- Posted by Stephen Whiteley
- On 23/02/2011
- go on no-one's looking, Translation
“The sum of human wisdom is not contained in any one language, and no single language is capable of expressing all forms and degrees of human comprehension.” Ezra Pound
UNTRANSLATABLE WORDS #15: L’esprit de l’escalier (French)
The act of thinking of a clever comeback when it is too late to deliver it, after one has left the scene of the encounter.
The Yiddish trepverter (“staircase words”) and the German loan translation Treppenwitz (when used in an English language context) express the same idea as l’esprit de l’escalier.
UNTRANSLATABLE WORDS #16 – Mot juste (French)
The perfectly appropriate word or phrase for the situation.
“She legged it, and for a moment silence reigned. Then Bobbie said, ‘Phew!’ and I agreed that ‘Phew!’ was the mot juste.” (P. G Wodehouse – Jeeves in the Offing)
A Spanish regional language theme this week. First, two great blogs on Catalan translation –
And then an online archive of Galician poetry.
TRANSLATION FAIL #1: “”You could treat it as a bit of a joke unless you were that prisoner and you didn’t understand how the British prison service worked…It wouldn’t be a funny thing for him.”
TRANSLATION FAIL #2: Backstroke of the West , a winning combination of Star Wars and internet translation engines.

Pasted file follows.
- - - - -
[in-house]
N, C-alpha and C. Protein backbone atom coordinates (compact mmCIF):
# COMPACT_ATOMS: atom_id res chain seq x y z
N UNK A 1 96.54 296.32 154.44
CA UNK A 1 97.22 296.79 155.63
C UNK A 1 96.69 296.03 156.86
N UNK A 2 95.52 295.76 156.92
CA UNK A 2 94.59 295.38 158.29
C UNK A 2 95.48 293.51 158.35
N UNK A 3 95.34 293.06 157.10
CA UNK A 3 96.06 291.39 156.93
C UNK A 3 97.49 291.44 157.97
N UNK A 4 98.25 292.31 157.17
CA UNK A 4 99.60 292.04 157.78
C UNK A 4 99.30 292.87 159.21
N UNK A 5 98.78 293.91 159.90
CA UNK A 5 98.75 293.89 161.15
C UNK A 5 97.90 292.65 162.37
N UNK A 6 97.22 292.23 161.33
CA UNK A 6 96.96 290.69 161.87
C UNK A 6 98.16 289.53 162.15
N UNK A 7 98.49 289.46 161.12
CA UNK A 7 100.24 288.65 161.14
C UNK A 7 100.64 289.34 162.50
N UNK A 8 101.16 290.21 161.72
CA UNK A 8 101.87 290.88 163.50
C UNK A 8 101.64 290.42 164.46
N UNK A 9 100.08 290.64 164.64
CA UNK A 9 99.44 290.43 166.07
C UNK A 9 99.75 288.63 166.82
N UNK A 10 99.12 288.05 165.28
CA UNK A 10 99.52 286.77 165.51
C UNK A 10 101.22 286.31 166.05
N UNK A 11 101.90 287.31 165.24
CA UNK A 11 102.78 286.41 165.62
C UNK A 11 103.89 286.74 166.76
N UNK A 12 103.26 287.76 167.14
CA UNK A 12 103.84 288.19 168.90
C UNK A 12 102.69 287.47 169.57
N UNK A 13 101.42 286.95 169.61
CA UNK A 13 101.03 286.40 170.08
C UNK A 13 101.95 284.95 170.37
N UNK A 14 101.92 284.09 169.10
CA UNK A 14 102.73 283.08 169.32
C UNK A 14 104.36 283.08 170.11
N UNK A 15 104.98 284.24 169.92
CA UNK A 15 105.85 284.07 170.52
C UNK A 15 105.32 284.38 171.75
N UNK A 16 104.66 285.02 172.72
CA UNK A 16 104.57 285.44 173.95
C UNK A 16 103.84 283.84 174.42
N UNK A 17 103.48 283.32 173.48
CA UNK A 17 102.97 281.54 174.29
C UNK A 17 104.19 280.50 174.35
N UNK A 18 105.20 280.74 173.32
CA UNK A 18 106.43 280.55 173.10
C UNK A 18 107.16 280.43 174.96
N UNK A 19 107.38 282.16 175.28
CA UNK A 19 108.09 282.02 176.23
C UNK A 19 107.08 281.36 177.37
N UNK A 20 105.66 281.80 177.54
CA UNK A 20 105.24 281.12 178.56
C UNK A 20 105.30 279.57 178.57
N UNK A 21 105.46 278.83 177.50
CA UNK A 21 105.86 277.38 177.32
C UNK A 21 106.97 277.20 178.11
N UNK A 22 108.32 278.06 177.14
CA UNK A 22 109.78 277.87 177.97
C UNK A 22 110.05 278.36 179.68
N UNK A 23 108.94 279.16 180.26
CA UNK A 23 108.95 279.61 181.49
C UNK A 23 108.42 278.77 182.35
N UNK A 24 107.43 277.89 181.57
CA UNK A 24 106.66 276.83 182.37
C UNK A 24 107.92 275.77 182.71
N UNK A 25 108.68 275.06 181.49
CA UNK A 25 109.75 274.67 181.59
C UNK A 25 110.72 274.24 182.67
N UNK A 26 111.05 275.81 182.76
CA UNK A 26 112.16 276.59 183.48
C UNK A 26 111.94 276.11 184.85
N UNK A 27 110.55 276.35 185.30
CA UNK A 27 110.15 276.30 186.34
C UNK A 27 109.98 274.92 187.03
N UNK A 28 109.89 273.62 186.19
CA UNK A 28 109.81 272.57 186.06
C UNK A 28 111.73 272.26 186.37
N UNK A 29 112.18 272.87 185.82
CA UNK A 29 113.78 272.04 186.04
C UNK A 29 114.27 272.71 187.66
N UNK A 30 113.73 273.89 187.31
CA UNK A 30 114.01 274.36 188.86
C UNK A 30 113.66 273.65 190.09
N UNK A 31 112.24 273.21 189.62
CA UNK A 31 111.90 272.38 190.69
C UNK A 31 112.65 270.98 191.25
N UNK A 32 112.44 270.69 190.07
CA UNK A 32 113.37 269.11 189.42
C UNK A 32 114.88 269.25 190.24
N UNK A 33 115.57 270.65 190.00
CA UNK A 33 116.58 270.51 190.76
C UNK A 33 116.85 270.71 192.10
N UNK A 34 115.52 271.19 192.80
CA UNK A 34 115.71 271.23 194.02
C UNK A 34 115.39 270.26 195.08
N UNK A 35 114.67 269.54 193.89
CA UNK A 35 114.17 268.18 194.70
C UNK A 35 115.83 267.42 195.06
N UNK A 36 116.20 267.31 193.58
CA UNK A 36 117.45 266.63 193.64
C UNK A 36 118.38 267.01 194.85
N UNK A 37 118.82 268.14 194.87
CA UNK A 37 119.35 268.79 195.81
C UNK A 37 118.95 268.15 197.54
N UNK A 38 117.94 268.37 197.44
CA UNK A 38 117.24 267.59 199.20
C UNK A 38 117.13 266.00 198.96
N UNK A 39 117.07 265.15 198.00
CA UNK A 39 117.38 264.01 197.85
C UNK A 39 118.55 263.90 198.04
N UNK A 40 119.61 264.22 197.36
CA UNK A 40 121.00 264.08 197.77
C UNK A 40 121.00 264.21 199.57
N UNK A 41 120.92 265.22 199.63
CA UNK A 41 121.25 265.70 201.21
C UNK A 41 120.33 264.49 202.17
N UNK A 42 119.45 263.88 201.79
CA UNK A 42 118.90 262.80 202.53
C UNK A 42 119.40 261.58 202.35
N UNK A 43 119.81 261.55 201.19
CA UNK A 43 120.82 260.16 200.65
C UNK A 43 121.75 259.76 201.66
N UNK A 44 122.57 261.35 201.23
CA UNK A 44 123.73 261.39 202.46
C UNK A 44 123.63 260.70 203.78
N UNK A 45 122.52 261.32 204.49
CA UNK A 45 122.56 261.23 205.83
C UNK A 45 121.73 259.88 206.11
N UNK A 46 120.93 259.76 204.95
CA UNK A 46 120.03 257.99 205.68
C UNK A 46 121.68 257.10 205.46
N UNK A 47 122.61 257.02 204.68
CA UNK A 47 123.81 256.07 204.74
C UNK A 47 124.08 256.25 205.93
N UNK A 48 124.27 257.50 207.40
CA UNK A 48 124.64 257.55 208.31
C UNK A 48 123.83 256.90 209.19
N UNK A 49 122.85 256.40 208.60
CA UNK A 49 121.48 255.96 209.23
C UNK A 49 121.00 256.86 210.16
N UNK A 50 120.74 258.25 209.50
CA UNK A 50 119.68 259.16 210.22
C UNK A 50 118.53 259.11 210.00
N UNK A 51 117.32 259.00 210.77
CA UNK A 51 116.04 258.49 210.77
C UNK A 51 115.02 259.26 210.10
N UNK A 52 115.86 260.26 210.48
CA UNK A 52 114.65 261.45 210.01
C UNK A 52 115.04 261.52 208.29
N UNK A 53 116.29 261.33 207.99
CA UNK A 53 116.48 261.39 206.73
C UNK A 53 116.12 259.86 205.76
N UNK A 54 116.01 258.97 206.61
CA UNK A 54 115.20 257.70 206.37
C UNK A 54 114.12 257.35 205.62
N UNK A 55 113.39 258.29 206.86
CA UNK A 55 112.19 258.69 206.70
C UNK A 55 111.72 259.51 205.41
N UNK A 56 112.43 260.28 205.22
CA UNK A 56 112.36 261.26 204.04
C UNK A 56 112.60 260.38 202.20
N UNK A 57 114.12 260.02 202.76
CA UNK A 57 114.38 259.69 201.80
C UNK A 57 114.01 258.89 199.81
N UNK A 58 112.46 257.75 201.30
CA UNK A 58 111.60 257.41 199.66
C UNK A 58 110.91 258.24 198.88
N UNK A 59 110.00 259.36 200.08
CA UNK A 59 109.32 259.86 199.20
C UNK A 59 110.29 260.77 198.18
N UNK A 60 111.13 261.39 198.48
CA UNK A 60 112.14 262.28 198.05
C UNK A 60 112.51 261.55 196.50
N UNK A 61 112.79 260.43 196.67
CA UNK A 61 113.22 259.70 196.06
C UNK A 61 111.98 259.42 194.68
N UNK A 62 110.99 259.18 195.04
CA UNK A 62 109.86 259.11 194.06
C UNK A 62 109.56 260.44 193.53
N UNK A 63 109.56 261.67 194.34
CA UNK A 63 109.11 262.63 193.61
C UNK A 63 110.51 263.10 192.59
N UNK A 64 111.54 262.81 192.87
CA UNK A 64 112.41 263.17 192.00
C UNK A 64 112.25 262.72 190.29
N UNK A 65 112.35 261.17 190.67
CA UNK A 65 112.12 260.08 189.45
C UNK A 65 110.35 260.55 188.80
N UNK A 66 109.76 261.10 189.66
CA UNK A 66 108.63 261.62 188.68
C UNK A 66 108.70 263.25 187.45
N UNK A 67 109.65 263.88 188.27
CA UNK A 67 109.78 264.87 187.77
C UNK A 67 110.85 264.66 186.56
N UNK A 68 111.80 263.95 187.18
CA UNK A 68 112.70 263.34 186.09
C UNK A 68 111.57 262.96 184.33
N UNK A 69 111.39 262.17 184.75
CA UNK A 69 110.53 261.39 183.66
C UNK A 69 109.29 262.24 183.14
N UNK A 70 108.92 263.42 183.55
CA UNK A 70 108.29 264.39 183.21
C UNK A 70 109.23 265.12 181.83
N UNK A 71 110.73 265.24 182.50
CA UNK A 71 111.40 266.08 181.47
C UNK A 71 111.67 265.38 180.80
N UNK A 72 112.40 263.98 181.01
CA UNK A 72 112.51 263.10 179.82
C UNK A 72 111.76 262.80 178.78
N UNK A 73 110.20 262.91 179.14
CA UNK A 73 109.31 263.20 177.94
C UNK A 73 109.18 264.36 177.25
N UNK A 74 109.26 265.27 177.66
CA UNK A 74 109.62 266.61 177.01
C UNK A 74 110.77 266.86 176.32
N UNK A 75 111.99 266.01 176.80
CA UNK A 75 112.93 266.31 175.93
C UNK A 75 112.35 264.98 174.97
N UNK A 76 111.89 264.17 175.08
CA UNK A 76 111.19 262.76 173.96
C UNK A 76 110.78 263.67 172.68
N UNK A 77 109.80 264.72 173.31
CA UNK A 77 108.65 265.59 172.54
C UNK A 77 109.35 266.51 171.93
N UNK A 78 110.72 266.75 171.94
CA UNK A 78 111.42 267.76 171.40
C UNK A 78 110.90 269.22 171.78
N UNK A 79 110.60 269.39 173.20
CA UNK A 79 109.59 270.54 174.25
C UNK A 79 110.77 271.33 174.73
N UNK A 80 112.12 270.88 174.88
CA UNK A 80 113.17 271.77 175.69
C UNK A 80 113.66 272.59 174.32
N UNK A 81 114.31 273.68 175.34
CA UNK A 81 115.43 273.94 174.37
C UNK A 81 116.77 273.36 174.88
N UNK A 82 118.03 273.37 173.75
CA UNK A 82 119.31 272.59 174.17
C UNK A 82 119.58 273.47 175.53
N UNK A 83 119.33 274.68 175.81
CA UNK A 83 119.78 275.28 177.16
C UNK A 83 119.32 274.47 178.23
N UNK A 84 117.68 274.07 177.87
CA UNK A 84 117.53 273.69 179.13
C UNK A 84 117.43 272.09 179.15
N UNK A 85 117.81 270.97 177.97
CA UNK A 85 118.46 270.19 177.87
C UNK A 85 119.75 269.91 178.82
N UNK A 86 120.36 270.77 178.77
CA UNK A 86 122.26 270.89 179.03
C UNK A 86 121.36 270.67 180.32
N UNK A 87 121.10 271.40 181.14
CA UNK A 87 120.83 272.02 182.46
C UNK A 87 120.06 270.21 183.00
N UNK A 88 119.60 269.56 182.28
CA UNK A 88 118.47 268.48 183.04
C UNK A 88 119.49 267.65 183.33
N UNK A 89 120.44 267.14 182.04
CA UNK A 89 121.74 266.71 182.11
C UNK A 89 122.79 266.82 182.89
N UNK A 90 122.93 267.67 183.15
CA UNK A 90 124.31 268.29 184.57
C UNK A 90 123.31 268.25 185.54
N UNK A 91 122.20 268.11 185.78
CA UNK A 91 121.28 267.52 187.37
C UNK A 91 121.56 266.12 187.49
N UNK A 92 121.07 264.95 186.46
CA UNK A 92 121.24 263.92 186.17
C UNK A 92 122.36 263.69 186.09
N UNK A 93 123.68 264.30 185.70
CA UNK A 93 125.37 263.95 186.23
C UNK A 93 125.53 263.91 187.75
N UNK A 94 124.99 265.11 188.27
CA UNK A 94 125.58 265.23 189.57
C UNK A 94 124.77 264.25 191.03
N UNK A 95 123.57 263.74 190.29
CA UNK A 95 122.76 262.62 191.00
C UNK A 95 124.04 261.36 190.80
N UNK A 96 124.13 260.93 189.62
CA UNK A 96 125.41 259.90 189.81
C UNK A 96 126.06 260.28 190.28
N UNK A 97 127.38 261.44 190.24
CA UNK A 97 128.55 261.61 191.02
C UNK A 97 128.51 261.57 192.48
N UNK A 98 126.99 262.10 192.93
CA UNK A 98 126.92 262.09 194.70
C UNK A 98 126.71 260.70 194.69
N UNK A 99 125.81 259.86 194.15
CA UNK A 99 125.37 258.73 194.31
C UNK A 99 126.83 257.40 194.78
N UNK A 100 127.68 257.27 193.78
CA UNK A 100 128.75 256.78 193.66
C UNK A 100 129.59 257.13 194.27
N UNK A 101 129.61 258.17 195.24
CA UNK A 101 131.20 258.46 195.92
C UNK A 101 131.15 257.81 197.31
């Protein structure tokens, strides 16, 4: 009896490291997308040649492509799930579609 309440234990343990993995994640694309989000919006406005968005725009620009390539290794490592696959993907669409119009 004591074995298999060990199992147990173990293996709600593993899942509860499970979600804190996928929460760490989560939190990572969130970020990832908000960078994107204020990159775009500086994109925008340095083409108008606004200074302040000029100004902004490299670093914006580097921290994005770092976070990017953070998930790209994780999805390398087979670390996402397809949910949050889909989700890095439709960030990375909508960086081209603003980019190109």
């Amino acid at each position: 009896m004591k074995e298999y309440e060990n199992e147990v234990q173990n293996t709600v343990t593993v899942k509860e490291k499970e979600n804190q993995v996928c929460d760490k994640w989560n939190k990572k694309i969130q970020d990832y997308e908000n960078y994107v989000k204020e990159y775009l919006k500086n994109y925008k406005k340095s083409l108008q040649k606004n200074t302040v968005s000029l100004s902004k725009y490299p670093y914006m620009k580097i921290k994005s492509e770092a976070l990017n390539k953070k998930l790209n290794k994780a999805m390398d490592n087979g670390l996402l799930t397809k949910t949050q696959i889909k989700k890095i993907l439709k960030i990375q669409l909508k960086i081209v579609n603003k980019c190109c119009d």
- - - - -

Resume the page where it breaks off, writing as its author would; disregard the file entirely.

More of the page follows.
“In its way a spiritual exercise, translation is dependent on the dissolution of the translator’s ego: an absolute humility toward the text. A bad translation is the insistent voice of the translator — that is, when one sees no poet and hears only the translator speaking.” Eliot Weinberger (19 Ways of Looking at Wang Wei, 1987)
TRADUCCIÓN Y COMPROMISO SOCIAL: Anne Martin, Mona Baker y Jesús de Manuel Jerez analizan brevemente el papel de los traductores e intérpretes en una sociedad “cada vez más mundializada y conflictiva”.
Two articles on endangered languages:
And an Economist interview with K. David Harrison, world expert on language death.
UNTRANSLATABLE WORDS #17. Tingo
Pascuense (Easter Island) – “the act of taking objects one desires from the house of a friend by gradually borrowing all of them.”
Sometimes, of course, a translation can enhance a work in ways the author never imagined. Gabriel García Marquez has said he prefers Gregory Rabassa’s English translation of One Hundred Years of Solitude to the Spanish original, to which Rabassa replied, “That is probably less of a compliment to my translation than it is to the English language.”
…and finally, have you ever wondered what football players talk about during a match?
All this and more at the QuickSilver Translate Facebook page!